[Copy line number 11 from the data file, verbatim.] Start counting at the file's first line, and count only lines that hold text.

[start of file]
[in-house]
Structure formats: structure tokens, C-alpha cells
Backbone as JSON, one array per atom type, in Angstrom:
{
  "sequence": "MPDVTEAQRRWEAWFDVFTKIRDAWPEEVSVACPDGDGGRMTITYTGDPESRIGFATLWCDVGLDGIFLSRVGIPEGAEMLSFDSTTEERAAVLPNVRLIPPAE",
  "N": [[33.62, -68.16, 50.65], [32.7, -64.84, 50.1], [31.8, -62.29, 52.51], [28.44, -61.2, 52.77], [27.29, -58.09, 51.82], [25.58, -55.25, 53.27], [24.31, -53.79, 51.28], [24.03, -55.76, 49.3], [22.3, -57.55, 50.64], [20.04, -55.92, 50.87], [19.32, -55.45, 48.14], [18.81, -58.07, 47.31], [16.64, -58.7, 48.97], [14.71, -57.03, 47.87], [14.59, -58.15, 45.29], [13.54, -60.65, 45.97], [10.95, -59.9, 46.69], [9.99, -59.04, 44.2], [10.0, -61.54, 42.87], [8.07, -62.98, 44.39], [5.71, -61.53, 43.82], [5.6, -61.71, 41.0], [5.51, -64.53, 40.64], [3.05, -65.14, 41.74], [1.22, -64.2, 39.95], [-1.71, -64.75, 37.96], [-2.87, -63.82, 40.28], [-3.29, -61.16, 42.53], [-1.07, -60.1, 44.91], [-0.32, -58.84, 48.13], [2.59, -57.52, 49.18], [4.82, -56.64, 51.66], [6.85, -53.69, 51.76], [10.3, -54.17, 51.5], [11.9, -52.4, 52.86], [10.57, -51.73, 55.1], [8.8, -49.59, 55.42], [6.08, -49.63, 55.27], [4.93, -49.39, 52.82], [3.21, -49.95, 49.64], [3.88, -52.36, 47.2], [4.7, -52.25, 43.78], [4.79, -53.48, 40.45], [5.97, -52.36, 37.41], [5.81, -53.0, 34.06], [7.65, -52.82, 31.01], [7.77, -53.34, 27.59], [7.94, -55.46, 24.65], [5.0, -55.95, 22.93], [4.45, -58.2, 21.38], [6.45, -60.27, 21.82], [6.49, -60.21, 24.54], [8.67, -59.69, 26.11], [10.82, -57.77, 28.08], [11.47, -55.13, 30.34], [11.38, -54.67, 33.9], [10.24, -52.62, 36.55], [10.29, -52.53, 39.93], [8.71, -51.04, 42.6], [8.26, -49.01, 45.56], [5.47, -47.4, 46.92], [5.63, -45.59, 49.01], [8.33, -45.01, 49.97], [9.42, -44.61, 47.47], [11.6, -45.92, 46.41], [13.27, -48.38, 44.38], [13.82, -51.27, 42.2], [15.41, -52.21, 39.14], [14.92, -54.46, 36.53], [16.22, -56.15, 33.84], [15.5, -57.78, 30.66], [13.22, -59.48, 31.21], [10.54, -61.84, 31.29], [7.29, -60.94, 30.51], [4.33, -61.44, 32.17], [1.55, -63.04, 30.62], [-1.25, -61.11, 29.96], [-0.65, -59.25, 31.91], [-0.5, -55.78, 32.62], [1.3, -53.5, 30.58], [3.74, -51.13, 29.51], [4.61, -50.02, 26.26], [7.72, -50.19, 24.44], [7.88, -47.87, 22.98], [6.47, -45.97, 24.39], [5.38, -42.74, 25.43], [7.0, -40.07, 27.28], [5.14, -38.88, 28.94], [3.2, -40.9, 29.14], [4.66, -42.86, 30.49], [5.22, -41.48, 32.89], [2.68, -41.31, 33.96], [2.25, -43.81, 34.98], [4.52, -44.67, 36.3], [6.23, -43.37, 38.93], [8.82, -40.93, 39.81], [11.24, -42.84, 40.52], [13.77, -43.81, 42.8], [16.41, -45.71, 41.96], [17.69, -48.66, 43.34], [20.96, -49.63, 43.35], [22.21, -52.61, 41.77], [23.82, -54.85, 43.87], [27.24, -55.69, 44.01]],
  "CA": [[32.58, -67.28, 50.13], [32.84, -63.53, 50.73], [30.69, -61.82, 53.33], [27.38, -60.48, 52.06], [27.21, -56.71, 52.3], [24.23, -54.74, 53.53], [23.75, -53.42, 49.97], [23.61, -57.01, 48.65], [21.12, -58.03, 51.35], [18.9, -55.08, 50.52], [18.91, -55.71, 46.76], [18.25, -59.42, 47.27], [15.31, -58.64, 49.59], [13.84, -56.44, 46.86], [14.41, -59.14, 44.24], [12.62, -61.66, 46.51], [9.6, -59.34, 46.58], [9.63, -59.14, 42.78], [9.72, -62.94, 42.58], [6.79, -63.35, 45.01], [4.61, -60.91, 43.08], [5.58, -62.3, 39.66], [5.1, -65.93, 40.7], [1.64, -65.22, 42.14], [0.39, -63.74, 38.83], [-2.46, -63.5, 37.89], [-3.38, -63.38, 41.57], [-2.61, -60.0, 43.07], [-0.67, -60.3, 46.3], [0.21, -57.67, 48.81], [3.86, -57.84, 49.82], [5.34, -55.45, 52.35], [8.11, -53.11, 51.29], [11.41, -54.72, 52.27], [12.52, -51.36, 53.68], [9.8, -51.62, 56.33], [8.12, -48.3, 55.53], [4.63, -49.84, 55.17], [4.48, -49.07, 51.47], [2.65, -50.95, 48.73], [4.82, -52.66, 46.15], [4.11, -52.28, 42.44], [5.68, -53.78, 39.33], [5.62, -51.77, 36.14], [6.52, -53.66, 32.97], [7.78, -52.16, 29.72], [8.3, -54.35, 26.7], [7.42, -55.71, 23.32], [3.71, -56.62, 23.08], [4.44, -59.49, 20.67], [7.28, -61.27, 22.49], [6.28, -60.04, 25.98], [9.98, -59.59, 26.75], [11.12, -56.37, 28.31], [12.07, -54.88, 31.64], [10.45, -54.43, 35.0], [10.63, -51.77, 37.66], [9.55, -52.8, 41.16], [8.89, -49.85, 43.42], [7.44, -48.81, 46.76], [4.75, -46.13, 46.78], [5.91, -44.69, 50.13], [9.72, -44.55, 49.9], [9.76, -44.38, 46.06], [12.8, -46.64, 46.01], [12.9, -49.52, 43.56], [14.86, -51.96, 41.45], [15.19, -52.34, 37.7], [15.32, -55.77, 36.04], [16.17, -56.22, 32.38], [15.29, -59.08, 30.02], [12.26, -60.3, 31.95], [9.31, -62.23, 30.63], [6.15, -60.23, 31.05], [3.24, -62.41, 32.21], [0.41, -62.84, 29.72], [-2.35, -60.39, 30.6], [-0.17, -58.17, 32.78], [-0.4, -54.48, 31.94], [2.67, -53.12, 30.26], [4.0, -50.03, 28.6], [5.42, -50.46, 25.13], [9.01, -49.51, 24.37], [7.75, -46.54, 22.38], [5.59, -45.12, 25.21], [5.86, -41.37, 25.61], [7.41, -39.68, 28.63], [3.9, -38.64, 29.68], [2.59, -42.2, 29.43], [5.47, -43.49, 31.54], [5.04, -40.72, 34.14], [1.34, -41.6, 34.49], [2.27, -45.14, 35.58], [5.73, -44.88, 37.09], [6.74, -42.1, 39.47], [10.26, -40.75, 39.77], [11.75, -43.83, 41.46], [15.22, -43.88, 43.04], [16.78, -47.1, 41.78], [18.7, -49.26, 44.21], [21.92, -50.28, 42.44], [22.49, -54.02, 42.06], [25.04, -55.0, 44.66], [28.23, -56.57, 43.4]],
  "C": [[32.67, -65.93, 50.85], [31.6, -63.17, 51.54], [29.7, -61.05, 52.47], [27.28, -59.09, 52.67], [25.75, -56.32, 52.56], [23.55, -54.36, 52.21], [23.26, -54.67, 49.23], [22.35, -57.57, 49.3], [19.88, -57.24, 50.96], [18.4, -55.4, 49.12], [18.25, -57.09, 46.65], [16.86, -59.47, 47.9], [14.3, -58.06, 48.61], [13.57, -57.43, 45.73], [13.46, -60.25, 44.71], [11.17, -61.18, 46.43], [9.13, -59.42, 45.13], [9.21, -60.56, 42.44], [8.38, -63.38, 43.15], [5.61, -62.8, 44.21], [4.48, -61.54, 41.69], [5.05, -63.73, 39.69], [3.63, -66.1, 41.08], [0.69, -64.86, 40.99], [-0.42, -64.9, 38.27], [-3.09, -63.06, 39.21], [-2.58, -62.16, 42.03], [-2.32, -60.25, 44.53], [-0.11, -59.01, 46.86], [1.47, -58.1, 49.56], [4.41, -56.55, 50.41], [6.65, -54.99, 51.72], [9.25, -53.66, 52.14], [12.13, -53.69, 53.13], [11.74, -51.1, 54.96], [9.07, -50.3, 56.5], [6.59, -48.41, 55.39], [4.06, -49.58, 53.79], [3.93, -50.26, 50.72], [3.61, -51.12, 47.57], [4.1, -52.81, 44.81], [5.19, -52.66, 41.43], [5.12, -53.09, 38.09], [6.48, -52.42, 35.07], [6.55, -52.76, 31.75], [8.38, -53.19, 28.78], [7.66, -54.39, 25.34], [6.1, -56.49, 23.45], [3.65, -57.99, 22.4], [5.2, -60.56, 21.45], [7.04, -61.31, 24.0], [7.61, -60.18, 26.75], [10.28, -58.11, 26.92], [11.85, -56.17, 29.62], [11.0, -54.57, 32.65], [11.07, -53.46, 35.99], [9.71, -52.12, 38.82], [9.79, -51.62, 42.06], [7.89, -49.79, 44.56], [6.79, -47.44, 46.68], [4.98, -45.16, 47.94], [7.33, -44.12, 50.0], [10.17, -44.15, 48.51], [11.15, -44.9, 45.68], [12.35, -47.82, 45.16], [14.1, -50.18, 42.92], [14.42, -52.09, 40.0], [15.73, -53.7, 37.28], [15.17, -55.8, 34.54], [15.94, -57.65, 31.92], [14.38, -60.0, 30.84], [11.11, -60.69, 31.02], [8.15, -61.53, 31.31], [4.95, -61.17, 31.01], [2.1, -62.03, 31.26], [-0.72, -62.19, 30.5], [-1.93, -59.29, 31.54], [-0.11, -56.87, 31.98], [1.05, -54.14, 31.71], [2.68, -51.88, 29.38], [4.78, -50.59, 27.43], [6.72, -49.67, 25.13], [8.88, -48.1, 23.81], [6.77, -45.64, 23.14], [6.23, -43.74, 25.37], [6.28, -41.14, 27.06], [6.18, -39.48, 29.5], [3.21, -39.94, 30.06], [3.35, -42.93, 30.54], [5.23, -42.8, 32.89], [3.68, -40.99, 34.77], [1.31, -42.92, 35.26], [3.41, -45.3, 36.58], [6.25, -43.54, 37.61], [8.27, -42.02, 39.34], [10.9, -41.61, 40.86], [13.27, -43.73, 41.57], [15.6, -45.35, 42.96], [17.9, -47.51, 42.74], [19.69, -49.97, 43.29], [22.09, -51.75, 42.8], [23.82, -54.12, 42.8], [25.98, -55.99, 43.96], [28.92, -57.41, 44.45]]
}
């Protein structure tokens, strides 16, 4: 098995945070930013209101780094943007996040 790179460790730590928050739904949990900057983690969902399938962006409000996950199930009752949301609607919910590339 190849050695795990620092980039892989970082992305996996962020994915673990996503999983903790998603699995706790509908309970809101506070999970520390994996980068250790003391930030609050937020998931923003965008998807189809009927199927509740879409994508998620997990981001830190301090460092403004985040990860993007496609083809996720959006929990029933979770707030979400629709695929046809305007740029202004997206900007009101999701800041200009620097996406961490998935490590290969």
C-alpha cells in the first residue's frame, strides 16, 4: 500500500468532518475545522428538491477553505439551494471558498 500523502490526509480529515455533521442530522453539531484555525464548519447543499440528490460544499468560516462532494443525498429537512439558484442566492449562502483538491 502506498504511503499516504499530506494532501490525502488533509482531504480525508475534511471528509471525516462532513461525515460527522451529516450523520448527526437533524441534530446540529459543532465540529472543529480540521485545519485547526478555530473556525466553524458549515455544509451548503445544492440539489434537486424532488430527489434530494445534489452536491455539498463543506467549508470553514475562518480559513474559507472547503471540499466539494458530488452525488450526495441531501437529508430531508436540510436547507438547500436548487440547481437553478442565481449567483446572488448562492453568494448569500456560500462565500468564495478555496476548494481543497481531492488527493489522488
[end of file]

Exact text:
C-alpha cells in the first residue's frame, strides 16, 4: 500500500468532518475545522428538491477553505439551494471558498 500523502490526509480529515455533521442530522453539531484555525464548519447543499440528490460544499468560516462532494443525498429537512439558484442566492449562502483538491 502506498504511503499516504499530506494532501490525502488533509482531504480525508475534511471528509471525516462532513461525515460527522451529516450523520448527526437533524441534530446540529459543532465540529472543529480540521485545519485547526478555530473556525466553524458549515455544509451548503445544492440539489434537486424532488430527489434530494445534489452536491455539498463543506467549508470553514475562518480559513474559507472547503471540499466539494458530488452525488450526495441531501437529508430531508436540510436547507438547500436548487440547481437553478442565481449567483446572488448562492453568494448569500456560500462565500468564495478555496476548494481543497481531492488527493489522488